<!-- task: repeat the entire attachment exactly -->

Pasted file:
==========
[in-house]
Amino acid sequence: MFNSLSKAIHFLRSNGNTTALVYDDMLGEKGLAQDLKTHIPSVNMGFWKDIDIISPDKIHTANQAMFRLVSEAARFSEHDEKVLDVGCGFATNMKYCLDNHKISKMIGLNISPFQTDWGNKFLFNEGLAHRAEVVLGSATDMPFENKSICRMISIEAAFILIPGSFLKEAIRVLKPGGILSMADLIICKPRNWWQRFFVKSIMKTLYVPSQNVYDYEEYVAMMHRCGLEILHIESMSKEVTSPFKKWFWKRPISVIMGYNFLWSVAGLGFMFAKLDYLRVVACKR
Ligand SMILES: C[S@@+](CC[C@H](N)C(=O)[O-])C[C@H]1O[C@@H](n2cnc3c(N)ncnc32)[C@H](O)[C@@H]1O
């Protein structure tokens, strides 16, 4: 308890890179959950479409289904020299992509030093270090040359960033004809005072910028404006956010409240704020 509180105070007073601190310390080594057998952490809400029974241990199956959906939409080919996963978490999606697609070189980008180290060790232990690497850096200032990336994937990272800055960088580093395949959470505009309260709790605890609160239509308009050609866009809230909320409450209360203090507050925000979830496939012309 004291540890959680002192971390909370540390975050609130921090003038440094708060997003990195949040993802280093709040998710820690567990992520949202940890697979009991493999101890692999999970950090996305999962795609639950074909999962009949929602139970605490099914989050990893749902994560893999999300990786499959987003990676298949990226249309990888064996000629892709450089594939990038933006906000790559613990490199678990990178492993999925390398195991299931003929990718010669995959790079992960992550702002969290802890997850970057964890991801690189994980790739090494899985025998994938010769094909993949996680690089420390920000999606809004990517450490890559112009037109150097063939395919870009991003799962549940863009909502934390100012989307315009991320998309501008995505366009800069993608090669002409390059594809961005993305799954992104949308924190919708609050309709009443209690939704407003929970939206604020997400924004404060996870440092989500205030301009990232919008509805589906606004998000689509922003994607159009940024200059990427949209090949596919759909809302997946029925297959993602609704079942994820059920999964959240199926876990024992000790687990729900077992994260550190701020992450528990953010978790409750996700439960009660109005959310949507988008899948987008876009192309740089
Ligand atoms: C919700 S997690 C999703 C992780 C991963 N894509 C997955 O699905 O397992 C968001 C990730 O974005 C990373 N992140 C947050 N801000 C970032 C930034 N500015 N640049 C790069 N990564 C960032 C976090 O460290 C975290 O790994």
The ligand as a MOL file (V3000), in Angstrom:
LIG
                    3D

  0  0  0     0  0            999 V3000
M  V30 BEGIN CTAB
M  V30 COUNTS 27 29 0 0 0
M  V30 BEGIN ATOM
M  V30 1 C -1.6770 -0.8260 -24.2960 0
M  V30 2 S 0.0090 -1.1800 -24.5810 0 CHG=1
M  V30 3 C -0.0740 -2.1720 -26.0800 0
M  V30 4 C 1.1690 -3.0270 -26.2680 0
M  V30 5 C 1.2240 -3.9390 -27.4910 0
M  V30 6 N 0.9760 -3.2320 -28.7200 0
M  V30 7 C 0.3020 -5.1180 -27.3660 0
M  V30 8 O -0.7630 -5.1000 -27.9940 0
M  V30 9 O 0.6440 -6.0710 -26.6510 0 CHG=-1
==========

[in-house]
Amino acid sequence: MFNSLSKAIHFLRSNGNTTALVYDDMLGEKGLAQDLKTHIPSVNMGFWKDIDIISPDKIHTANQAMFRLVSEAARFSEHDEKVLDVGCGFATNMKYCLDNHKISKMIGLNISPFQTDWGNKFLFNEGLAHRAEVVLGSATDMPFENKSICRMISIEAAFILIPGSFLKEAIRVLKPGGILSMADLIICKPRNWWQRFFVKSIMKTLYVPSQNVYDYEEYVAMMHRCGLEILHIESMSKEVTSPFKKWFWKRPISVIMGYNFLWSVAGLGFMFAKLDYLRVVACKR
Ligand SMILES: C[S@@+](CC[C@H](N)C(=O)[O-])C[C@H]1O[C@@H](n2cnc3c(N)ncnc32)[C@H](O)[C@@H]1O
């Protein structure tokens, strides 16, 4: 308890890179959950479409289904020299992509030093270090040359960033004809005072910028404006956010409240704020 509180105070007073601190310390080594057998952490809400029974241990199956959906939409080919996963978490999606697609070189980008180290060790232990690497850096200032990336994937990272800055960088580093395949959470505009309260709790605890609160239509308009050609866009809230909320409450209360203090507050925000979830496939012309 004291540890959680002192971390909370540390975050609130921090003038440094708060997003990195949040993802280093709040998710820690567990992520949202940890697979009991493999101890692999999970950090996305999962795609639950074909999962009949929602139970605490099914989050990893749902994560893999999300990786499959987003990676298949990226249309990888064996000629892709450089594939990038933006906000790559613990490199678990990178492993999925390398195991299931003929990718010669995959790079992960992550702002969290802890997850970057964890991801690189994980790739090494899985025998994938010769094909993949996680690089420390920000999606809004990517450490890559112009037109150097063939395919870009991003799962549940863009909502934390100012989307315009991320998309501008995505366009800069993608090669002409390059594809961005993305799954992104949308924190919708609050309709009443209690939704407003929970939206604020997400924004404060996870440092989500205030301009990232919008509805589906606004998000689509922003994607159009940024200059990427949209090949596919759909809302997946029925297959993602609704079942994820059920999964959240199926876990024992000790687990729900077992994260550190701020992450528990953010978790409750996700439960009660109005959310949507988008899948987008876009192309740089
Ligand atoms: C919700 S997690 C999703 C992780 C991963 N894509 C997955 O699905 O397992 C968001 C990730 O974005 C990373 N992140 C947050 N801000 C970032 C930034 N500015 N640049 C790069 N990564 C960032 C976090 O460290 C975290 O790994």
The ligand as a MOL file (V3000), in Angstrom:
LIG
                    3D

  0  0  0     0  0            999 V3000
M  V30 BEGIN CTAB
M  V30 COUNTS 27 29 0 0 0
M  V30 BEGIN ATOM
M  V30 1 C -1.6770 -0.8260 -24.2960 0
M  V30 2 S 0.0090 -1.1800 -24.5810 0 CHG=1
M  V30 3 C -0.0740 -2.1720 -26.0800 0
M  V30 4 C 1.1690 -3.0270 -26.2680 0
M  V30 5 C 1.2240 -3.9390 -27.4910 0
M  V30 6 N 0.9760 -3.2320 -28.7200 0
M  V30 7 C 0.3020 -5.1180 -27.3660 0
M  V30 8 O -0.7630 -5.1000 -27.9940 0
M  V30 9 O 0.6440 -6.0710 -26.6510 0 CHG=-1